In order to increase competition for the qualifying sessions, the event organisers decreed the first five grid positions would be allocated to the first five fastest cars in the first timed practice sessions. This decision had caught Ferrari unawares, the works team had not planned to arrive at the circuit until the Saturday qualifying sessions. This provided a huge advantage for Alfa Romeo with their main rivals unable to secure a position in the top five grid slots, Fangio ran excellently to take pole, his time being 2.6 seconds faster than teammate Farina's best time. Fagioli appeared to be struggling in his Alfa and could not better his two teammates. In fact, the old Italian veteran was pushed down to fifth, young gun, José Froilán González had managed to put his Maserati third on the grid in his first grand prix qualifying. Philippe Étancelin had also done well to put his private Talbot-Lago into fourth. Fagioli who was struggling bounced back on the second day of qualifying, his time being good enough for second on the grid, however his poor run on Friday had meant he would have to start from fifth.
When Ferrari arrived for the second timed session, their times meant they were running competitively, however neither Villoresi, Ascari or Sommer could beat the top three of Fangio, Farina and surprisingly González's Maserati. Their absence from the first session meant Villoresi and Ascari would start from sixth and seventh whilst Sommer had been bumped down to ninth when local hero, Louis Chiron put in a strong time to put his car into eighth. Rounding out the top ten was Louis Rosier's Talbot-Lago.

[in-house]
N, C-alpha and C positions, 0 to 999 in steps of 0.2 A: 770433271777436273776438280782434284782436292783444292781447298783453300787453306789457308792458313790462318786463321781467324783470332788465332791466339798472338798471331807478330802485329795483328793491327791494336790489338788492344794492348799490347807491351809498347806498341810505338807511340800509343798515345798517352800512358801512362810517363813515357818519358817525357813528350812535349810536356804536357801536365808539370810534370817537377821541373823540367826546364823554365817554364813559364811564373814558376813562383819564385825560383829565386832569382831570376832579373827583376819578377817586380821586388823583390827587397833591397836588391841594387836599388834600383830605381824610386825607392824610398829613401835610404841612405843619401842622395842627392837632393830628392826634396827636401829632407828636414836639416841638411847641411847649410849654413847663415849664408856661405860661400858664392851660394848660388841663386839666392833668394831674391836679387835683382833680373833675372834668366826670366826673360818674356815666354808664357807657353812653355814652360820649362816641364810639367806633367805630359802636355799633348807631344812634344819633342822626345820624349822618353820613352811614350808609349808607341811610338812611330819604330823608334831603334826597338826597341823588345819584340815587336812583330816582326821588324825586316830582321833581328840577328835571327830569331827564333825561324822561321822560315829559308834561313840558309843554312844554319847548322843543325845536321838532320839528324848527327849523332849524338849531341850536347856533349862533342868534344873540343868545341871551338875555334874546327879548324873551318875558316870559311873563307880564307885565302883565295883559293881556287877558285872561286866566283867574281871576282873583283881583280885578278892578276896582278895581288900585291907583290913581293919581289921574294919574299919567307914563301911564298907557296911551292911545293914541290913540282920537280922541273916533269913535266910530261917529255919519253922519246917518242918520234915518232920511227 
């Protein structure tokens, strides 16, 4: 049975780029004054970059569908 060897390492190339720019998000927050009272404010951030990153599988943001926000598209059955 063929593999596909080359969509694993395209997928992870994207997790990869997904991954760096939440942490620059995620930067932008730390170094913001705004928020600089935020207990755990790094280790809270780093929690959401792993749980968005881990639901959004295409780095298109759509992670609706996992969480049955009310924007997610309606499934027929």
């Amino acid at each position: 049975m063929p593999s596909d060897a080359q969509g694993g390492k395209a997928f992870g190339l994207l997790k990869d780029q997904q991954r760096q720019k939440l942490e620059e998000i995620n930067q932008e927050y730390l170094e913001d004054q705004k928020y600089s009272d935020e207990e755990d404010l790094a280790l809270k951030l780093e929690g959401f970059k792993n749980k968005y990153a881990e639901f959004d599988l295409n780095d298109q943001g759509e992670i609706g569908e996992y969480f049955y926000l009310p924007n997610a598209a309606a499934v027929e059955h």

Robert Manzon was the fastest Simca-Gordini in eleventh ahead of De Graffenried's Maserati and his teammate Maurice Trintignant. Cuth Harrison was fourteenth ahead of a disappointed Prince Bira in fifteenth. Bob Gerard in his old ERA A Type was sixteenth ahead of Franco Rol and Johnny Claes. Whilst González had impressed for Scuderia Achille Varzi, his teammate Alfredo Piàn had also been running well. In unofficial practice he had put in times fast enough for sixth on the grid, but at the end of the session he had spun his Maserati on oil and crashed against the guard rail. Piàn sustained a broken leg and subsequently could not participate in the race, the team's expectations being pinned solely on González.
Yves-Giraud Cabantous's Talbot-Lago had significant mechanical troubles which saw him participate in none of the practice sessions at the circuit, the problems were so bad he was forced to withdraw his entry to the event. The withdrawal of Cabantous meant Talbot-Lago had no works entry for the race, the manufacturer having to rely on its privateers to represent its presence in the race. Peter Whitehead also withdrew his private Ferrari when he suffered three engine failures in rapid succession during practice, the costs being too high to maintain an entry into the race. The entry's of Charles Pozzi and Clemente Biondetti were also removed when they failed to turn up to the event. Harry Schell in his little JAP engined Cooper had experienced multiple problems during practice, he had failed to set a lap time in either timed session, however he vowed to continue on in the race albeit starting from the back of the grid.
|1||34||Juan Manuel Fangio||Alfa Romeo||1:50.2||100%||103.884|
|2||32||Nino Farina||Alfa Romeo||1:52.8||+2.6||102.4%||101.489|
|3||2||José Froilán González||Maserati||1:53.7||+3.5||103.2%||100.686|
|5||36||Luigi Fagioli||Alfa Romeo||1:54.2||+4||103.6%||100.245|
|12||52||Emmanuel de Graffenried||Maserati||2:00.7||+10.5||109.5%||94.847|
|19||8||Harry Schell||Cooper-JAP||No Time|
|20||4||Alfredo Piàn||Maserati||No Time|
|______________||2||Juan Manuel Fangio|
|José Froilán González|
|13||Emmanuel de Graffenried|
The weather ahead of the race was cool, yet sunny. The waves from the harbour were crashing against the shoreline, sometimes spraying the circuit around the area of Tabac. Alfa Romeo looked set to retain their dominant advantage, however they faced closer competition than they had done in Silverstone, setting the stage for a hopefully exciting race.